Colleges and universities have options to consider if they decide to recruit adult students. Following is a sample of initiatives focused on attracting and serving adults, and programs involving partnerships and collaborations. There are many others not included here.

Adult students need access to advisors available 24/7, especially online. There are companies that provide these types of services.

As educational attainment improves, the U.S. skill shortages will decrease, and the economy will increase. Millions of adults will benefit from better jobs. Institutions will benefit with higher enrollment and financial stability.

But there is more to this story than keeping colleges and universities in business. One of life's greatest pleasures is watching graduates receive their diploma with tears of joy, and their family and friends cheering them on from the audience. The joy and the thrill is the same regardless of age.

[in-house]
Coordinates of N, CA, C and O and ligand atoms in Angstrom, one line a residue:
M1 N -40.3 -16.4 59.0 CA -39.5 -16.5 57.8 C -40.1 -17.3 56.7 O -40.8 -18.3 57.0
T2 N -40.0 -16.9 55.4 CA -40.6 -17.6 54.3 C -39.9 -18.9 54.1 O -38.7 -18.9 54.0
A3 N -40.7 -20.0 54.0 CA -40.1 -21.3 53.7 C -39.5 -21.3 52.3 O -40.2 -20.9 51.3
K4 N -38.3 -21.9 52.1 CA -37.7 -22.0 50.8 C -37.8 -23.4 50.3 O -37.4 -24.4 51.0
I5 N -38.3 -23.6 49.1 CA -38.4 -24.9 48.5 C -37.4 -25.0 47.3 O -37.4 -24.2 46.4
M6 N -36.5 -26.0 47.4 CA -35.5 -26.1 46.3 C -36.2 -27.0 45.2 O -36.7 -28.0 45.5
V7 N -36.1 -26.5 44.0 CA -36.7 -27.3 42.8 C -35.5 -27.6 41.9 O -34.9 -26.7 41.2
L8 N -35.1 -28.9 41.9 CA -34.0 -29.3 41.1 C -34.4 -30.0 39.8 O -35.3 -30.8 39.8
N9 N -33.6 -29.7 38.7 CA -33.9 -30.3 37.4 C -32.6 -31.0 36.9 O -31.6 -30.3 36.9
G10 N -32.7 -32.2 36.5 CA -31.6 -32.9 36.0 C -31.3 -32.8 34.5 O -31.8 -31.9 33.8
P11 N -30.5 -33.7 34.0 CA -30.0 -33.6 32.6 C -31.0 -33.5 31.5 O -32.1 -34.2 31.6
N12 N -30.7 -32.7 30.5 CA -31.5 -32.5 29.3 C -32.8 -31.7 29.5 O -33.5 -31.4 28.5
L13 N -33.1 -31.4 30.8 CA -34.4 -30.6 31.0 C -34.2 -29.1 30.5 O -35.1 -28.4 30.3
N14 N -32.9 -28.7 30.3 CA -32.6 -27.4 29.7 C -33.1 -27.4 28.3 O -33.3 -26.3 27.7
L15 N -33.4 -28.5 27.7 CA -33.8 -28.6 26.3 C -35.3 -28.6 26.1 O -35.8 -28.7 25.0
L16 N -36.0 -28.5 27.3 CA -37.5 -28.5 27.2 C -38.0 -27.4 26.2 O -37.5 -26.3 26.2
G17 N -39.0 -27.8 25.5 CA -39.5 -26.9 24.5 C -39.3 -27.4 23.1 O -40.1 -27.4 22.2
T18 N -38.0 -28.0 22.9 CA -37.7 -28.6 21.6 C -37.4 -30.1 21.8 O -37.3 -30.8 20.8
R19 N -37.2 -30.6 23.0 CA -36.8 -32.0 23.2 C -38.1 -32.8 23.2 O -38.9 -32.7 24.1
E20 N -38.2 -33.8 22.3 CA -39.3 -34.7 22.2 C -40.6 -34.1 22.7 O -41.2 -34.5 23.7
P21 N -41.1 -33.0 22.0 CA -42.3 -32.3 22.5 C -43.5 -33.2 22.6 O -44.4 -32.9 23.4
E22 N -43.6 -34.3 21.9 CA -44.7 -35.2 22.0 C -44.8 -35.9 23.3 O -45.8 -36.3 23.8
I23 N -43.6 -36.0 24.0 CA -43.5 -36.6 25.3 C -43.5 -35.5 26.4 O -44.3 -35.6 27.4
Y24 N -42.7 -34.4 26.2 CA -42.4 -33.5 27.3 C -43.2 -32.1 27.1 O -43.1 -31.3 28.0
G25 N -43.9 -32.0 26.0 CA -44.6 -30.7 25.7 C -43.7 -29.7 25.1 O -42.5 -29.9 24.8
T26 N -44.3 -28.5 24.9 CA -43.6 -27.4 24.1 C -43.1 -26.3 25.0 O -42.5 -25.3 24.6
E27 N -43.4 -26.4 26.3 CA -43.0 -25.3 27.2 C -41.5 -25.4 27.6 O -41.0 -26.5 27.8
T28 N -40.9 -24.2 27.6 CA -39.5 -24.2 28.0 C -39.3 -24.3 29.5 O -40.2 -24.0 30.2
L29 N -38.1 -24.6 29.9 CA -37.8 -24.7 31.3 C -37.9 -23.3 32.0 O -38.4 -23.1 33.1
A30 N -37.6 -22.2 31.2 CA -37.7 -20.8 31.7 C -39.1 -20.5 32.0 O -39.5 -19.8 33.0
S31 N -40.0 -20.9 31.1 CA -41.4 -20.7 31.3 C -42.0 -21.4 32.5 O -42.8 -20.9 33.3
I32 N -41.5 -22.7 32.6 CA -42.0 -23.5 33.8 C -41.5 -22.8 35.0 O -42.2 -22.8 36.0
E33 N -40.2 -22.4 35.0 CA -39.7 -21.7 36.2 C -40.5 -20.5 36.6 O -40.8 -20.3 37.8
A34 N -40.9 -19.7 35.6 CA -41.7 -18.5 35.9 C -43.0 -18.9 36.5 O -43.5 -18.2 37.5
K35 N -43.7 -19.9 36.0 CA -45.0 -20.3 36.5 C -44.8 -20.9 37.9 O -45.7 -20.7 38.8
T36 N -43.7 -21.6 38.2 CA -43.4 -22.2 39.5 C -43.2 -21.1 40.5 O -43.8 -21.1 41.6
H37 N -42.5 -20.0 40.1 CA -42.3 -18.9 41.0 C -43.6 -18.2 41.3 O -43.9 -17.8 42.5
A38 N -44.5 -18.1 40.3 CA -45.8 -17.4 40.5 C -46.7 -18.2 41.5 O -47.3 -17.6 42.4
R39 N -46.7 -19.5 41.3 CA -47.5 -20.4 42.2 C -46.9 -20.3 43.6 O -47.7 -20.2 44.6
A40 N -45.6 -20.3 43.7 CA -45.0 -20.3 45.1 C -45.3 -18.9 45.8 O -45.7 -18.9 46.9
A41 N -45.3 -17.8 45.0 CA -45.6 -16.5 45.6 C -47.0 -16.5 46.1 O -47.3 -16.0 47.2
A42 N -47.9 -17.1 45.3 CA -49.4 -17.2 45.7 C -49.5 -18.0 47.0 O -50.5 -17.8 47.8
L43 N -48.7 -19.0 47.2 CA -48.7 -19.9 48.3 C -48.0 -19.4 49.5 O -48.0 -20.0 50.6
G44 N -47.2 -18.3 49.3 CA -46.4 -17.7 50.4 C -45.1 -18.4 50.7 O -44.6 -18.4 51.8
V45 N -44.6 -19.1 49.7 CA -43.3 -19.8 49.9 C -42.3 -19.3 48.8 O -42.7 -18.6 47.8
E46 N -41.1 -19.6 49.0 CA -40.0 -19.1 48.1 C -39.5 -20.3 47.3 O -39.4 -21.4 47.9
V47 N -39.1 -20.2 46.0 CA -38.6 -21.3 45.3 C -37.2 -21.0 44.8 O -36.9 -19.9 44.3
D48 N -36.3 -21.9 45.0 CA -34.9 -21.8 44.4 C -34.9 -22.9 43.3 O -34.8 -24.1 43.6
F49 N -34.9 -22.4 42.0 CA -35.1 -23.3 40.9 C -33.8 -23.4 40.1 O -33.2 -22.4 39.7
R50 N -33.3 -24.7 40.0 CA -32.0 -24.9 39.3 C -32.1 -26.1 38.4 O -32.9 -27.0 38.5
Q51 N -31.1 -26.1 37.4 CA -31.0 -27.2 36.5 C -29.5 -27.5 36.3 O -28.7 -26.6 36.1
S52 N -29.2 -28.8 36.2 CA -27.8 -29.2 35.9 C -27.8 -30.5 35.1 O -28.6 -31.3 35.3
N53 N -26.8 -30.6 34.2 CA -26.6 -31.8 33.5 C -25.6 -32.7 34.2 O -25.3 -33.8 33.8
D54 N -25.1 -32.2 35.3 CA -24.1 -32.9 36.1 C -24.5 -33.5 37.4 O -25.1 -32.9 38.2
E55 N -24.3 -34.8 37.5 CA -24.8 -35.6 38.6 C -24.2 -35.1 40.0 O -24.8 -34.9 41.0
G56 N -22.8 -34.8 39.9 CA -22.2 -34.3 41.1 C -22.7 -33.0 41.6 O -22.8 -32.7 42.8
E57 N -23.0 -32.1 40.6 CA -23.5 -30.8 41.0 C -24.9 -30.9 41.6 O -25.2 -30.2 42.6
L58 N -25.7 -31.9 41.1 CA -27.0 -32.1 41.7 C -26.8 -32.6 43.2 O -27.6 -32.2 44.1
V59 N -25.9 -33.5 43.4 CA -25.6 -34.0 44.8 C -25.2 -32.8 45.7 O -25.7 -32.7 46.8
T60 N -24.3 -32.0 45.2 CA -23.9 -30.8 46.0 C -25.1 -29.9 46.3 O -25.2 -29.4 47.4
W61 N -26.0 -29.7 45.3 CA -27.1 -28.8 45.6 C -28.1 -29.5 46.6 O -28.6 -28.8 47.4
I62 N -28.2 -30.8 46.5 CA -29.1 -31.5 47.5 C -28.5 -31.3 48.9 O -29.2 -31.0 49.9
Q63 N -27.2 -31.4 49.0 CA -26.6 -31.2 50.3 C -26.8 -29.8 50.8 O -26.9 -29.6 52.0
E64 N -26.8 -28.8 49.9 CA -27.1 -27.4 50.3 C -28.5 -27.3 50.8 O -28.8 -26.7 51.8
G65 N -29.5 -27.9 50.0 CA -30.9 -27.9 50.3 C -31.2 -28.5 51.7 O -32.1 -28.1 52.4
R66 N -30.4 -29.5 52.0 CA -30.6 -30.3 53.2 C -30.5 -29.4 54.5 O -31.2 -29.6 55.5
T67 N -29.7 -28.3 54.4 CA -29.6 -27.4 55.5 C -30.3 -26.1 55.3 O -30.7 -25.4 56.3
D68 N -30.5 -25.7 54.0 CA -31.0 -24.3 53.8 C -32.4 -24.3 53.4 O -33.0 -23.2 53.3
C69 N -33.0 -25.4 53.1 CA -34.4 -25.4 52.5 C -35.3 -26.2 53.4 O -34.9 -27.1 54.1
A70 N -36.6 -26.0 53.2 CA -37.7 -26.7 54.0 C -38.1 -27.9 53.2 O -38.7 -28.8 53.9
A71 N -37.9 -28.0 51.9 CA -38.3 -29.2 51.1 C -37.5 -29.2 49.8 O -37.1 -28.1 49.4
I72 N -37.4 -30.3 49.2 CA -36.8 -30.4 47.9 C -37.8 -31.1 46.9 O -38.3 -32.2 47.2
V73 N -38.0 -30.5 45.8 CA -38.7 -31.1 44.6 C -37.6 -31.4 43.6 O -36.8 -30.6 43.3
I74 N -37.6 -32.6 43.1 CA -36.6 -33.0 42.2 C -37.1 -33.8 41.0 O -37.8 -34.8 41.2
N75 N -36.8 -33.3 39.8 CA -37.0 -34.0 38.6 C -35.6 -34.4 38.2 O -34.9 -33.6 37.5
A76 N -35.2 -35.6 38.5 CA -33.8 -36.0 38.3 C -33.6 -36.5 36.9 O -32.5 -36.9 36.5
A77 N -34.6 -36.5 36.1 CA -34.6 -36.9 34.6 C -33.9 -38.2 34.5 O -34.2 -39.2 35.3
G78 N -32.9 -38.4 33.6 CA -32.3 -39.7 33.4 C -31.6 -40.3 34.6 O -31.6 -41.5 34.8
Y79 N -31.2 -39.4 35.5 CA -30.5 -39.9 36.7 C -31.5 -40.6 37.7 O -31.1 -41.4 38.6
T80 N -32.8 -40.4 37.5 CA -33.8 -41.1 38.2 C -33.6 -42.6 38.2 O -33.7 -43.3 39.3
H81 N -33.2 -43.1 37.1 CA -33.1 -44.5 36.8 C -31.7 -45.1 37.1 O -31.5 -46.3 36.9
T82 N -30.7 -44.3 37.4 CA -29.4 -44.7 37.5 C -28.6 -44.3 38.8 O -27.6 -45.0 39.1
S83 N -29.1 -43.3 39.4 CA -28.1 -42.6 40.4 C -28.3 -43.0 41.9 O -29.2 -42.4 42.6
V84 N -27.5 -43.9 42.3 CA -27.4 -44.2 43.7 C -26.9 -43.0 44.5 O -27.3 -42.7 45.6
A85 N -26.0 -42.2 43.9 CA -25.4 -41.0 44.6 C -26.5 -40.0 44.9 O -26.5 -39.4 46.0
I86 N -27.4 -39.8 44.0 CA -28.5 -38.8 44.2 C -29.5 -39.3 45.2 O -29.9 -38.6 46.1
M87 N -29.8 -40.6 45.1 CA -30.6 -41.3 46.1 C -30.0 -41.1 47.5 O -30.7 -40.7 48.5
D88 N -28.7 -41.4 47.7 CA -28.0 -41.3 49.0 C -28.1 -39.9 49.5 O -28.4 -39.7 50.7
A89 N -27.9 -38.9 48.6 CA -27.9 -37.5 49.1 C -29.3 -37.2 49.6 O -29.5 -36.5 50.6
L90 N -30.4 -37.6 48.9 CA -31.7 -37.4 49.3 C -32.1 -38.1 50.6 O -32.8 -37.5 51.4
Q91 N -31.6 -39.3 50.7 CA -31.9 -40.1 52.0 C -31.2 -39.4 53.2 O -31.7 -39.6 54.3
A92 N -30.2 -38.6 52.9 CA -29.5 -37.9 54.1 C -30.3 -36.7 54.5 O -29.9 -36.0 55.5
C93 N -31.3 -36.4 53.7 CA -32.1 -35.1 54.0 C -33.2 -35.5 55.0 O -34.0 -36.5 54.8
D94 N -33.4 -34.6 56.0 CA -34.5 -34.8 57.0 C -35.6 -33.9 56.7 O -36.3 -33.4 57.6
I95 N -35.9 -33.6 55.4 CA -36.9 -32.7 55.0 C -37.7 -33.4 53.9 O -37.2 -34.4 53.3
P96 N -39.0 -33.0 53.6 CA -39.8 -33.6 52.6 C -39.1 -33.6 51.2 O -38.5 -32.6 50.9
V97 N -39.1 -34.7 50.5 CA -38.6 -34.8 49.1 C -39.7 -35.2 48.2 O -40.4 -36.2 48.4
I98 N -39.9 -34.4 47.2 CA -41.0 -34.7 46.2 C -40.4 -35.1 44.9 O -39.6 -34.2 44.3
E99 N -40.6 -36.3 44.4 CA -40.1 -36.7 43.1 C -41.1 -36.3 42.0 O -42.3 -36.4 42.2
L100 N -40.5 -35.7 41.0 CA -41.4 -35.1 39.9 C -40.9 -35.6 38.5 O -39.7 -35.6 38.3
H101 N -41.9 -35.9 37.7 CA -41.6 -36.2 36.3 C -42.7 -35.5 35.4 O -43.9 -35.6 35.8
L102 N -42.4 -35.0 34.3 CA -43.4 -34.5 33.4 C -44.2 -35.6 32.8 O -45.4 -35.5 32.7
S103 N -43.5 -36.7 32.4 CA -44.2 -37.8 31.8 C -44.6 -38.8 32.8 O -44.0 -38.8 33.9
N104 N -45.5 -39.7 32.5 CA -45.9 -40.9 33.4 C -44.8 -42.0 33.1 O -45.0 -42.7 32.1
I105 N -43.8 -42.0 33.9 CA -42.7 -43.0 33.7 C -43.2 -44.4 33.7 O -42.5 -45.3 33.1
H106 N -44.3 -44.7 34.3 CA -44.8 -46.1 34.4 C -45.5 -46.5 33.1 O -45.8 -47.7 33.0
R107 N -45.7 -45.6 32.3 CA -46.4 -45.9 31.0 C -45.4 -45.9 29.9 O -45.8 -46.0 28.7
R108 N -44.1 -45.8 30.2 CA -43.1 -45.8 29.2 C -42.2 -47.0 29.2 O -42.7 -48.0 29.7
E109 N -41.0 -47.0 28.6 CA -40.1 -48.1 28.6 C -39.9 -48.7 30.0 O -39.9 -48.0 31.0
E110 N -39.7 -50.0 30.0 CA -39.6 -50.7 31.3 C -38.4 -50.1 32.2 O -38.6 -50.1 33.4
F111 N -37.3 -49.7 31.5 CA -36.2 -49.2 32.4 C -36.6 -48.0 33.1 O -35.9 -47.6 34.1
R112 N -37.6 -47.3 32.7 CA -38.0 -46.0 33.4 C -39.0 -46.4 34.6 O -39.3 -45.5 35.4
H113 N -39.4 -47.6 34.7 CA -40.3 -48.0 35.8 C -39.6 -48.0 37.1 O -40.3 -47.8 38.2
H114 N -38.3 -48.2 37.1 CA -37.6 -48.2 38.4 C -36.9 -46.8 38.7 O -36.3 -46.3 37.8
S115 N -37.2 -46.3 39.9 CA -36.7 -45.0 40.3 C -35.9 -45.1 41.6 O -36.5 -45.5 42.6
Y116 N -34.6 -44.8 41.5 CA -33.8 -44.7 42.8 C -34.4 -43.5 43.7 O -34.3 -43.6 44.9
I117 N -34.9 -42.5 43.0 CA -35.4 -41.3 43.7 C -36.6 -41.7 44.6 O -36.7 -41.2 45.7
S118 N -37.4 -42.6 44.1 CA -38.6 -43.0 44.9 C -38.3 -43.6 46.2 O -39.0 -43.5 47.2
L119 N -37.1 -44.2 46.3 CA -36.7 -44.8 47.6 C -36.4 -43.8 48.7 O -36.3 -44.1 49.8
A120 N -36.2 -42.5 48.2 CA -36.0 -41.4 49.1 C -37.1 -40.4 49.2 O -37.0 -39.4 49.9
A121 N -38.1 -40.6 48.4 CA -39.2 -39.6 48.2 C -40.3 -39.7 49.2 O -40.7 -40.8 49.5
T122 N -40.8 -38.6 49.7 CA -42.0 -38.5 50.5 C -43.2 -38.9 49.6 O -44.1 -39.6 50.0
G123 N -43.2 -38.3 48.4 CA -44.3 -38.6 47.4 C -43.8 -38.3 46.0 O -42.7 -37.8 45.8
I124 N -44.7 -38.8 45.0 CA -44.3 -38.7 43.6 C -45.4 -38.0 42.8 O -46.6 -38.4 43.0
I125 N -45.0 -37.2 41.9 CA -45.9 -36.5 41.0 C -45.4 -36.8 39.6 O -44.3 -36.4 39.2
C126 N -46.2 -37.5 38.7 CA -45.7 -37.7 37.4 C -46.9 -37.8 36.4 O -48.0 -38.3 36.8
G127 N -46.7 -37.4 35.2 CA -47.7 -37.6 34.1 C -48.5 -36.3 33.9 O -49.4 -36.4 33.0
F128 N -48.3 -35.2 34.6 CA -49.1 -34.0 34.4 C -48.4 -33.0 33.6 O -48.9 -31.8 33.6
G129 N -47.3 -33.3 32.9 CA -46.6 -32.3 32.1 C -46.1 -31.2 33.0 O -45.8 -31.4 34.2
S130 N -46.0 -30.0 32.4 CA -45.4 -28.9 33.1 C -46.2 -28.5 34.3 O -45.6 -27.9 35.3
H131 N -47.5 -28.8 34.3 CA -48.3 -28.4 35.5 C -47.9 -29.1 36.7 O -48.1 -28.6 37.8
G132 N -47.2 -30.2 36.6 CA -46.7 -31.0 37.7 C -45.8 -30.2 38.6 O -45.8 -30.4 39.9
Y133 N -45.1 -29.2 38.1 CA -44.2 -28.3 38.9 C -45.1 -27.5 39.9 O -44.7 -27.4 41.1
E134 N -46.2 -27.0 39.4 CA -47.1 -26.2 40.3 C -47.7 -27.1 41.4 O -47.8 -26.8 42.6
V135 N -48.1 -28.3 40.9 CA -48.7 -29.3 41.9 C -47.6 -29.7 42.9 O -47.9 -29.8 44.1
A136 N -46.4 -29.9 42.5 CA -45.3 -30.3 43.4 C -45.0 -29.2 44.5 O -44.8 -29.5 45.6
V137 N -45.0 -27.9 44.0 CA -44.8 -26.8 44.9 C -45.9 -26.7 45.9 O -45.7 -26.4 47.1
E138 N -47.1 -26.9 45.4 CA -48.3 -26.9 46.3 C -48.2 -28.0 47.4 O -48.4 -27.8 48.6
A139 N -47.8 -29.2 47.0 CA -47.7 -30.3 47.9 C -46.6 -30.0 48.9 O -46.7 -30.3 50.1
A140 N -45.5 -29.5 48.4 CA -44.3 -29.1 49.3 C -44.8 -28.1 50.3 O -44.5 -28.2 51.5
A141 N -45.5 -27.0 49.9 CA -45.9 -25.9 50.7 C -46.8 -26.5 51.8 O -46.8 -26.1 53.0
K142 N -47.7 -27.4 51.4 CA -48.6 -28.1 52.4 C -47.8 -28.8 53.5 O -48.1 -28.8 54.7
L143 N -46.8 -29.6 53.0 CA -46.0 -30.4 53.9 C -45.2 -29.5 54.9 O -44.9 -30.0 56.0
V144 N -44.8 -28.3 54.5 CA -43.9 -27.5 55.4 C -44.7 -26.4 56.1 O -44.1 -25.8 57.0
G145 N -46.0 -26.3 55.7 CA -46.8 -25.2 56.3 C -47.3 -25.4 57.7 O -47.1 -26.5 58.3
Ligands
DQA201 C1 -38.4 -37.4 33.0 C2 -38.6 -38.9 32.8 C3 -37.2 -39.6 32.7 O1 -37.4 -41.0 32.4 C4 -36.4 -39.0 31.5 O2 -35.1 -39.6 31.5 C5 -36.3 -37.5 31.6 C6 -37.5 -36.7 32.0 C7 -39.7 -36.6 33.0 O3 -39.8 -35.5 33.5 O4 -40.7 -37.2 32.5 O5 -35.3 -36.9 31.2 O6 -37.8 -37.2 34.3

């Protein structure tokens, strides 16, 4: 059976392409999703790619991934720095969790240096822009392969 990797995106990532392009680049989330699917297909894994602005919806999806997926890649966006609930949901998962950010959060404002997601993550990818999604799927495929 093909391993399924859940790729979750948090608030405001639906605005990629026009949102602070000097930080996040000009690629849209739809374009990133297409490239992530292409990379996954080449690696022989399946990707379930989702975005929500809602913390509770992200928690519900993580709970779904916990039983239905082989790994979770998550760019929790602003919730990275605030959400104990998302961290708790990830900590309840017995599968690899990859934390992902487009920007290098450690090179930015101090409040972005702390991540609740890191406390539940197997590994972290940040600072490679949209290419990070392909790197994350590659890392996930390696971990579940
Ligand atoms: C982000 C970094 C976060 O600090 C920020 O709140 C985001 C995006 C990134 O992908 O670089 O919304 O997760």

Get the ball rolling. Seize the day. Higher education attainment changes the lives of graduates and their families—forever.


Cheryl King

Cheryl King is an expert in the field of workforce development has dedicated her career focusing on adult and postsecondary education at the state and national levels. She has held a variety of positions in state government and higher education. They include serving in 2006 as VP of External Relations then selected as President of Kentucky Wesleyan College from 2008-11, focusing on long term sustainability through a highly detailed Strategic Plan, that asked the tough questions. She returned to state government as Senior Policy Advisor for Kentucky Council on Postsecondary Education to develop competency-based education options to help adults to be successful and complete a credential or degree. Recently she has worked with the Lumina Foundation Strategy Labs program as a State Advisor to help states achieve the Foundation's goal of 60% of U.S. adults with college degrees, certificates or quality credentials by 2025.

Last Updated: 7/23/2021